“Victims of stalking are not experts in the criminal justice system so therefore they would not know what to ask for in order to trigger a successful review. Stalking case workers Independent Stalking Advocacy Case Workers (ISACs) are usually the reason a victim finds out that they can request a review which shows the necessity for more stalking case workers. If police work more closely with the stalking case workers (ISACs) we would be better able to achieve the right outcome for victims of stalking. Often it is the lack of proactive investigation that fails stalking victims - so having a stalking case worker to advocate for stalking victims can help validate their experience and help support police in their investigations. We need a more transparent, impartial and robust review system and a collaborative approach between law enforcement and stalking case workers. Currently police and the CPS are leaving stalking victims to feel like voiceless sitting ducks who after being failed lose faith in reporting.”
‘D’* found out about the VRR scheme through her Independent Stalking Advocacy Caseworker (ISAC) after her case was No Further Actioned (NFA’d) by police.
D felt confused about why the police did not inform her about the VRR. She said “I didn’t understand most of the police actions as they were not explained to me directly. I felt hurt and like my case wasn’t important anymore. It felt like the police had given up and were trying to hide information from me.”
D made the decision to lodge a VRR request with the police, with the support of her caseworker. D’s VRR request ended in the original No Further Action (NFA) decision being upheld. She added “The whole experience working with the police was incredibly stressful and definitely increased my feelings of anxiety around the situation. I didn’t feel like I was being listened to. When the case was NFA’d in December 2019 I felt like I’d lost a battle. I didn’t feel safe knowing that this was ‘procedure’. The communication of the case being closed and NFA’d was scarce. It was only in 2021 that it was articulated to me that the case was closed in March 2020. The communication between the police was difficult and I felt like my safety and well-being was not paramount to the case but rather a ‘result’ was their main outcome.”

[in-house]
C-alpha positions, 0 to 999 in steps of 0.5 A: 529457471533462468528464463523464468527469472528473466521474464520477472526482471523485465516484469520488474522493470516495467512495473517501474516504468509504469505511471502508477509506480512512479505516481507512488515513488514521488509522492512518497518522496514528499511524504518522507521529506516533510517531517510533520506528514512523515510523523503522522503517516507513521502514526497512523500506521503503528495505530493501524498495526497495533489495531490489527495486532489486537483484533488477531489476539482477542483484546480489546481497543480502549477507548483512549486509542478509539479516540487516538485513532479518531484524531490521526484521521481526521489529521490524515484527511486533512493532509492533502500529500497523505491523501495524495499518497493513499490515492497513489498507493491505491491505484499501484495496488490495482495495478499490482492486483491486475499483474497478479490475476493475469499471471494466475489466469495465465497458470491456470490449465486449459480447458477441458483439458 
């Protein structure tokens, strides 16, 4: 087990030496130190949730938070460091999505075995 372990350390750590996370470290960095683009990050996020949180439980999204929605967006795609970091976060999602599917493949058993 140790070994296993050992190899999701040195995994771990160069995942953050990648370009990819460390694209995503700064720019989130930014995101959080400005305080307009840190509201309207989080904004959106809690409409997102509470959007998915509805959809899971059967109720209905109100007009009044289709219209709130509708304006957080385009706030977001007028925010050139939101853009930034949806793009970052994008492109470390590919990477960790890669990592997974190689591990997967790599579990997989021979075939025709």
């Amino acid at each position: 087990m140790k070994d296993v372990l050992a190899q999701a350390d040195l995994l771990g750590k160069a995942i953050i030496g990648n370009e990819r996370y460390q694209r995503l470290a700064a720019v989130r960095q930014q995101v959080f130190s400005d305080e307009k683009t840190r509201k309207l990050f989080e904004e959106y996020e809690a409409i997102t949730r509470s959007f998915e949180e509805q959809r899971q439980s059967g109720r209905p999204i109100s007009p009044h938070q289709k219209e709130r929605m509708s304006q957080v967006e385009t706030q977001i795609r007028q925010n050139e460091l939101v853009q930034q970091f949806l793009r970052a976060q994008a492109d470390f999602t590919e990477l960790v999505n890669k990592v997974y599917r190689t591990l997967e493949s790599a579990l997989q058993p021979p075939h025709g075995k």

However, D found it helpful having an ISAC during the process “Without an ISAC I wouldn’t have felt confident to ask questions and know what was going on but ultimately, knowing I had support and someone fighting the same battle with me meant so much for my self-worth during a bleak process. I felt prepared going into appointments and giving statements because of my ISAC but the most helpful part was just having someone feel the same emotions with you while being proactive and having the tools that I lacked to get answers.”